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'WandaVision': What Exactly Happened to the White Vision?

Vision's climactic battle with his old body in a surprising way

(Warning: Spoilers ahead for the series finale of "WandaVision.")

The Hex is down, and the people of Westview are free. And the situation with Vision is...complicated.

The Vision we've come to know and love -- the sarcastic, the earnest, the, well, pink Vision -- is gone. When Wanda finally pulled down the Hex, it erased him, and the twins, and the house that they lives in, from existence.

And the White Vision, built from Vision's destroyed body by Hayward and  S.W.O.R.D., is still alive and well. And he's very, very very confused.

Upon his entry into Westview, one thing becomes immediately clear: this Vision is not a friendly. He attacks Wanda immediately -- acting according to, he says, his orders. Fortunately, the "real" Vision swoops in just in time to face down his doppleganger. And it turns out that's who White Vision was truly looking for.

"My programming directive is to destroy the Vision," he reveals in the library.

Of course, now we enter the metaphysics of identity. Using the concept of the Ship of Theseus -- a thought experiment that raises the question of whether an object that's had all of its components replaced is still fundamentally the same object -- Vision convinces White Vision that his programming directive is a self-sabotaging one. Since the Westview Vision isn't real, that would mean that this Anti-Vision's true goal to destroy himself, since he's literally in Vision's body.

So Vision, always trying to be helpful, gives White Vision a gift. He calls it "data," but it's more than that. We see flashes of Vision's history with Wanda. And then the glowing spot on his forehead where the Mind Stone used to sit turns from green to gold -- the color of the stone.

Upon this download or whatever it was, White Vision promptly flees, never to be seen again in the episode (not even in the mid- or post-credits scene).

So where does that leave him? It's not clear.

There's something Wanda says later in the "WandaVision" finale that gives us some key insight. At the end of the episode, just before he goes away, Wanda's Vision asks what he actually is. And Wanda tells him that he's essentially the manifestation of the piece of the Mind Stone that lives within her.

That's a big statement! The Mind Stone no longer exists in the main reality of the MCU after Thanos destroyed all the present day versions of the stones in "Avengers: Endgame." But apparently Wanda didn't just receive power from the stone when she worked with Hydra -- it gave her some of itself.

There is plenty of big picture stuff to ponder just with that bit of information, but that's a discussion for another day. So for now let's focus on how this potentially affects the events of "WandaVision" specifically, and White Vision.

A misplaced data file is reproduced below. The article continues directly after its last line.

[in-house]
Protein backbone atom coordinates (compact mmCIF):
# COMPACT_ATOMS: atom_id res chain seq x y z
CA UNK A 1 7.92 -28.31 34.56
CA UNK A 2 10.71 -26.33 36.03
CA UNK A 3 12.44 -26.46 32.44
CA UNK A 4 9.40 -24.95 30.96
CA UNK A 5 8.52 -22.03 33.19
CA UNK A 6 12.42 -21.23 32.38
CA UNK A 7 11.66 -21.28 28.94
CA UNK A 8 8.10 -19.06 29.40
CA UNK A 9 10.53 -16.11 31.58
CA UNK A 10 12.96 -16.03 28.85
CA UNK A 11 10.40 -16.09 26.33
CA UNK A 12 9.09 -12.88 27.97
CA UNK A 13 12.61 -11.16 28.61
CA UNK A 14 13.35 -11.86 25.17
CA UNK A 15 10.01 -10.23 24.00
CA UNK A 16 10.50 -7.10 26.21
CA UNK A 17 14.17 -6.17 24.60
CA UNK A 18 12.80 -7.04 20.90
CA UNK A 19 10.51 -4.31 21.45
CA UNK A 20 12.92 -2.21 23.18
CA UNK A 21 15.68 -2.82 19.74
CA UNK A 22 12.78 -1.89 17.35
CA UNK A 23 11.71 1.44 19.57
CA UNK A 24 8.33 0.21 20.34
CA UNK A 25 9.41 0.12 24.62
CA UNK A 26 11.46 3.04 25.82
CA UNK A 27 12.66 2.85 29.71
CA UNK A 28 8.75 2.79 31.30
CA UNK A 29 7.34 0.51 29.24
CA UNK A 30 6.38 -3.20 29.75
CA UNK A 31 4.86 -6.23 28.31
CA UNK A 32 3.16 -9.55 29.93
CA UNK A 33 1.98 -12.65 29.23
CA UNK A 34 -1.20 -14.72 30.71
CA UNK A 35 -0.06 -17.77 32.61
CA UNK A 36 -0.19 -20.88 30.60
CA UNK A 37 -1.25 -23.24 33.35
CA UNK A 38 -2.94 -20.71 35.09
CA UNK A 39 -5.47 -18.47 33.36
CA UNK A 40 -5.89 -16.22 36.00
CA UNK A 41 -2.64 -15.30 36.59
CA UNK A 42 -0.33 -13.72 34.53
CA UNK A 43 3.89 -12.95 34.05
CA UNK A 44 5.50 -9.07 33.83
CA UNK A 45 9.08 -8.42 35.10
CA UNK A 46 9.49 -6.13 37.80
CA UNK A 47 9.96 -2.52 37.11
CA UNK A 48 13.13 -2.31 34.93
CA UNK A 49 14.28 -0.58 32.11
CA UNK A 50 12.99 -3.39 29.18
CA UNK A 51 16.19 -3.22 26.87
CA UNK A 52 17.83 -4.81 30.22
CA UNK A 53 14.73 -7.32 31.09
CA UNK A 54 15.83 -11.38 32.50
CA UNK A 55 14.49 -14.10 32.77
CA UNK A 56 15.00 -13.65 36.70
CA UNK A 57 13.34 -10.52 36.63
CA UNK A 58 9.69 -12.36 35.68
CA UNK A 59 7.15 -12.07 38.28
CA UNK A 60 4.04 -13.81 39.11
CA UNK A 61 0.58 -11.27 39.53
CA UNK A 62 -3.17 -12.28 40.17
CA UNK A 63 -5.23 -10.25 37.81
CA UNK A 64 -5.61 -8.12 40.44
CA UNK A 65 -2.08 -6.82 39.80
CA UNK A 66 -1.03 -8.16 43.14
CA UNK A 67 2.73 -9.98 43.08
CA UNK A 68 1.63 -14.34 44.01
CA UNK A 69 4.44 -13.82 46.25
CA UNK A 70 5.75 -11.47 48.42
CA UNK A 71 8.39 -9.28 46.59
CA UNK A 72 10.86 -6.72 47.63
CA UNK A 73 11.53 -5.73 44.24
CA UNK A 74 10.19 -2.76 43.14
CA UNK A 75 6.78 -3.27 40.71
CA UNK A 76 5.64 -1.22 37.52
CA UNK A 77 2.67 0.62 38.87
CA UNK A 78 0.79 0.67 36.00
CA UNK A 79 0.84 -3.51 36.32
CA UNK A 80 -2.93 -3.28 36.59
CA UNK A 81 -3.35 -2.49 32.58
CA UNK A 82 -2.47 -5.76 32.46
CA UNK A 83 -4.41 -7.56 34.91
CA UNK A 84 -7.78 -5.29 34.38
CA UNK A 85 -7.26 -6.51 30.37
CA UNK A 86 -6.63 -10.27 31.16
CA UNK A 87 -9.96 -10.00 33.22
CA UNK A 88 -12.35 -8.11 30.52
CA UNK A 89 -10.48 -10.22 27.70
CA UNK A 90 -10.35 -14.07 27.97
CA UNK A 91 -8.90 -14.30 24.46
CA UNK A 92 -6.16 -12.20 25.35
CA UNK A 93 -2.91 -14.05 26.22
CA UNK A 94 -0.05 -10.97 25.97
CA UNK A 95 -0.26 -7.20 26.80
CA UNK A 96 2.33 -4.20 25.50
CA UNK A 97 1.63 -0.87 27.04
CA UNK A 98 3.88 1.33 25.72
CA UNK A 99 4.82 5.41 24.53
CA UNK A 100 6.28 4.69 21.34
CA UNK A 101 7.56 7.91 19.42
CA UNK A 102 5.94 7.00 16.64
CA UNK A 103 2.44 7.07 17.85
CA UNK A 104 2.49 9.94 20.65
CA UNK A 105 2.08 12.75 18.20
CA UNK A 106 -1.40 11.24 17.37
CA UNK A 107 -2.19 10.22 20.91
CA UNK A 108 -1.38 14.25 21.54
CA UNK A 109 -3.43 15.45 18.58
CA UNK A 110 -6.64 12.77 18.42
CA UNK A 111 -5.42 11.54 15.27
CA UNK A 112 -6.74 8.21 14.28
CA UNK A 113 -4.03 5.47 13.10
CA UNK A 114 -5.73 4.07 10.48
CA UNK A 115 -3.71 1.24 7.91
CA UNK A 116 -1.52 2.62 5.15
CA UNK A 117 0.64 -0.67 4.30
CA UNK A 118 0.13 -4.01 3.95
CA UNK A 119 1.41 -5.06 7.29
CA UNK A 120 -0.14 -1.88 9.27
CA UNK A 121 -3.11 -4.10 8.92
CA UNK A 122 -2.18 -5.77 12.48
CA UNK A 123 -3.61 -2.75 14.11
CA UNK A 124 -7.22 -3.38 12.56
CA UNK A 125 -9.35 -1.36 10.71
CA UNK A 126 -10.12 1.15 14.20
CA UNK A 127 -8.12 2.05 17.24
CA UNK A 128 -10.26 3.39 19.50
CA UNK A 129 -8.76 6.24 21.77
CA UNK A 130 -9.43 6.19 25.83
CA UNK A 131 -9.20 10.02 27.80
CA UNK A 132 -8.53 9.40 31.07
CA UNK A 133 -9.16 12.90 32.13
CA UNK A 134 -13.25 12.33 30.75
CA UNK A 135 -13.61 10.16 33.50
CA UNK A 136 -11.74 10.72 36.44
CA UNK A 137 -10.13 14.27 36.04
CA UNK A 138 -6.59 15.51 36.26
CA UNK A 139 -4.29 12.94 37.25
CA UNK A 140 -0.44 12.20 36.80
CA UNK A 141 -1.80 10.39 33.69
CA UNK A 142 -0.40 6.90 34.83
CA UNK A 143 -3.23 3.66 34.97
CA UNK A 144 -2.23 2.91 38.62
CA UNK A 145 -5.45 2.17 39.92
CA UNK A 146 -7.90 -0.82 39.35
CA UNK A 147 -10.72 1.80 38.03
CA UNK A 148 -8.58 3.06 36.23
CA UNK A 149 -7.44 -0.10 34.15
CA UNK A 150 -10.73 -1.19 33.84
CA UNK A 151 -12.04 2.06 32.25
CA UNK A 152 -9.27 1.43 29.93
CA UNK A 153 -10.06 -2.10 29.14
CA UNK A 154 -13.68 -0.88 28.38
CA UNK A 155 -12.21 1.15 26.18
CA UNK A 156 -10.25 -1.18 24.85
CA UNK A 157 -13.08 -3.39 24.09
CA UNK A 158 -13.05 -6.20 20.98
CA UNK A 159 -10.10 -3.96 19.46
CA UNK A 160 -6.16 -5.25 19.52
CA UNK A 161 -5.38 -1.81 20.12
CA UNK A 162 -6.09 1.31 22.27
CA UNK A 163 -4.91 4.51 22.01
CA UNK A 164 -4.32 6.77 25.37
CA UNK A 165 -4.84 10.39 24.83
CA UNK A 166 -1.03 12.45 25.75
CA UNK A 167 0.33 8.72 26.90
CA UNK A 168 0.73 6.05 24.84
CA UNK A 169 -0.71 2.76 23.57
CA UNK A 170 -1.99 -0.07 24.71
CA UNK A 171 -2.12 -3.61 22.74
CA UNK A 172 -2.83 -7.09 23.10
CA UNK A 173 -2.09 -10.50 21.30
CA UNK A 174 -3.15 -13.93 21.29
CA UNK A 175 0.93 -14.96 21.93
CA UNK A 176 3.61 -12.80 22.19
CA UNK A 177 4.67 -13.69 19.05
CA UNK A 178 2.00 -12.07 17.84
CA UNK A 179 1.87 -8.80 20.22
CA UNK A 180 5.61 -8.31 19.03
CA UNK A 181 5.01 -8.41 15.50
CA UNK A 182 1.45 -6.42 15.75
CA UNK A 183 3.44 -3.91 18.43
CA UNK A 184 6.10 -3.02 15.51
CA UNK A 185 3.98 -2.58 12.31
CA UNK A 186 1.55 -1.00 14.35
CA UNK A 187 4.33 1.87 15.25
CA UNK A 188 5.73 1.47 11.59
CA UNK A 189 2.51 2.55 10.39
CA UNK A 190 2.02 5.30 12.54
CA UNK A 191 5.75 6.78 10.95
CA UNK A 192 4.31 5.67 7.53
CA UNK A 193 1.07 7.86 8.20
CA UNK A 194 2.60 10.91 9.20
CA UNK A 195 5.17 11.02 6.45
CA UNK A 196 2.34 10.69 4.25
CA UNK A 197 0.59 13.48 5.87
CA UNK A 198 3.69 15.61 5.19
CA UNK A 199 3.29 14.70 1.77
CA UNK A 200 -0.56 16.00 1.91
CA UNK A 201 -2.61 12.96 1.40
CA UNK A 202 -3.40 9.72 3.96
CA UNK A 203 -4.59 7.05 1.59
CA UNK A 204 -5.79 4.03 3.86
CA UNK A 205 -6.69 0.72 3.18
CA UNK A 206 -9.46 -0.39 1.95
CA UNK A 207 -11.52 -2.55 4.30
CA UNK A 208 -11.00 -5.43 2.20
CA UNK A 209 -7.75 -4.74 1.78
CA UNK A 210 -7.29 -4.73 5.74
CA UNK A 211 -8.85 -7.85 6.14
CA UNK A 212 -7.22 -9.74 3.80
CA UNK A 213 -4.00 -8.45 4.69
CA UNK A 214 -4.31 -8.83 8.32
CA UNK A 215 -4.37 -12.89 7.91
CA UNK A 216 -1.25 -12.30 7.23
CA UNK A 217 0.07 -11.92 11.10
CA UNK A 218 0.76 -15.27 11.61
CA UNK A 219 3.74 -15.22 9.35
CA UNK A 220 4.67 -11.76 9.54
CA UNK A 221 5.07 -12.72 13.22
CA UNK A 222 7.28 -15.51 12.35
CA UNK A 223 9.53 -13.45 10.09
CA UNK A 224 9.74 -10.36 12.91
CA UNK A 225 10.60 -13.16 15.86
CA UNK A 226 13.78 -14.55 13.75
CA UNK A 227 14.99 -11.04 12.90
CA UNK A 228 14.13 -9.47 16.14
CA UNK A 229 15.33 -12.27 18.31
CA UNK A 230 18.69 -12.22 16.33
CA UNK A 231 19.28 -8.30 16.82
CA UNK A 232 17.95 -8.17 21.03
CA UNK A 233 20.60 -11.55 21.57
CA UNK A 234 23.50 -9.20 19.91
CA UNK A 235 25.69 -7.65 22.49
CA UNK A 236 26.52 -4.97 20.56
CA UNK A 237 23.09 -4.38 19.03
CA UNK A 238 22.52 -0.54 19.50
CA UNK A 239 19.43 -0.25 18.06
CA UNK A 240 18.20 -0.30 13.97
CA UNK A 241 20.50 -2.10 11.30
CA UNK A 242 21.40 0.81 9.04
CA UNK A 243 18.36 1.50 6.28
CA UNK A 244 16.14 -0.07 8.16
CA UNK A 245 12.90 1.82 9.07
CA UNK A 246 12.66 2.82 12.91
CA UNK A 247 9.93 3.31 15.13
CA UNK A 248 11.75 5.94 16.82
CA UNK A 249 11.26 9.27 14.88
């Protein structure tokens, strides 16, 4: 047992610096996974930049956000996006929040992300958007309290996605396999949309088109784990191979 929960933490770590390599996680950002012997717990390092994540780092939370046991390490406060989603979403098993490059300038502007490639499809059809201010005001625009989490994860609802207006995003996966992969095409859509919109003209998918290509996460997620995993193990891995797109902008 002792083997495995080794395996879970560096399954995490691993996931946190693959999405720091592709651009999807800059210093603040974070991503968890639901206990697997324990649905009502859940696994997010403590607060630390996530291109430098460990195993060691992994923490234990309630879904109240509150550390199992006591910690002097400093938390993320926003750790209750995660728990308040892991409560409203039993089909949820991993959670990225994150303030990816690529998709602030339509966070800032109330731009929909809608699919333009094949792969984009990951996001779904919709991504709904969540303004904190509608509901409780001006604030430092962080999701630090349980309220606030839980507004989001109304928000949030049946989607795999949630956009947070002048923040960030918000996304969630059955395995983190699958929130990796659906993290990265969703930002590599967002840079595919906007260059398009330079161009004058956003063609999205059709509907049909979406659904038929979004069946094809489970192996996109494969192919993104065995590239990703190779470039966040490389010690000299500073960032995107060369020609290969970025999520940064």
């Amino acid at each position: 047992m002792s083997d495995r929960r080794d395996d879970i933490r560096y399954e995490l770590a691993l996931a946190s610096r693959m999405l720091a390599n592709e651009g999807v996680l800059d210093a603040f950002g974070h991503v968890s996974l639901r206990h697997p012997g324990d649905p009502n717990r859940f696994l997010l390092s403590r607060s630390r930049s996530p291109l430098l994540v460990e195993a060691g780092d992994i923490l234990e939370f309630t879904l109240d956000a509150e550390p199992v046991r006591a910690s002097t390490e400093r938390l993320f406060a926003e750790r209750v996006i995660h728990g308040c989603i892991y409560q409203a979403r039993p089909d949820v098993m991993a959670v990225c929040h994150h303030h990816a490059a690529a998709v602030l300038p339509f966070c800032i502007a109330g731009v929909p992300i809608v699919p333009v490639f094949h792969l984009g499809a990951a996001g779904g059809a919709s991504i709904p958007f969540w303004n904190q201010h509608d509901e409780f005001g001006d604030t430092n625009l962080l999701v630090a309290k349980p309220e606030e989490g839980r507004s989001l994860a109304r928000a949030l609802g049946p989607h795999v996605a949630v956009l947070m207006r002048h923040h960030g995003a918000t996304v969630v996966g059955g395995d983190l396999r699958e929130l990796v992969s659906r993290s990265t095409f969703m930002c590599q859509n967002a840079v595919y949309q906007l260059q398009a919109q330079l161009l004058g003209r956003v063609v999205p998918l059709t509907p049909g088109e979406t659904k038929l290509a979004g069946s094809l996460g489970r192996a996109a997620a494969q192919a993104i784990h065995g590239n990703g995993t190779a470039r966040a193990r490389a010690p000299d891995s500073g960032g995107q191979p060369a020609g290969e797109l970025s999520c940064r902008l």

Vision was originally born of a melding of Tony Stark's AI Jarvis and the Mind Stone, which is itself a sentient being. In "Avengers: Infinity War," Shuri in Wakanda tried to figure out a way to safely detach the stone from Vision without destroying his mind. She didn't succeed in time, and Thanos killed Vision by violently yanking the stone out of his forehead.

When Vision touches White Vision's head and turns his forehead gold, meanwhile, it seems like he's doing the opposite. He's returning the essence of the Mind Stone to his body.

In a way, he's a lot like the "WandaVision" equivalent of Gamora, post-Endgame; new, but the same. But it's not quite as simple as that.

The White Vision is different somehow, and not just Vision's body without the stone. S.W.O.R.D. obviously did more than just repair the body and juice it up if he's acting on a "programming directive." And his voice, while still Paul Bettany's, is deeper and generally more disconcerting than either Vision's or Jarvis's ever was.

So while we may recognize him as Vision, he's also someone else entirely. He's not just Vision reborn. We'll have to wait and see what kind of person he'll end up being. But it's a good sign that he bailed on Westview after his enlightenment.

The question now is how and where White Vision will play a part in the MCU. Paul Bettany hasn't been confirmed as part of any future Marvel projects, though that makes sense considering the mystery surrounding his fate in "WandaVision." But in terms of story, he's a wild card.

Thus far he's only appeared in three "Avengers" movies, "Captain America: Civil War" and now "WandaVision." There's nowhere that's an obvious spot for him to land in the MCU's upcoming slate of movies and shows. Since Elizabeth Olsen and Scarlet Witch's expected next appearance will be in "Doctor Strange in the Multiverse of Madness," it's possible he'll resurface there. But even that doesn't feel like a clean fit until we know more about what the film's plot actually is.

That said, the White Vision of the comics, dubbed the Anti-Vision, is actually from a parallel version of Earth. The MCU typically adapts the comics on a very surface level, telling original stories while borrowing individual aesthetic and character bits all over the place. Involving the White Vision in multiverse drama would fit that mold, even though his origin is very different from the comic book version.

Someday we'll find out more, but that day is not today. So sit tight.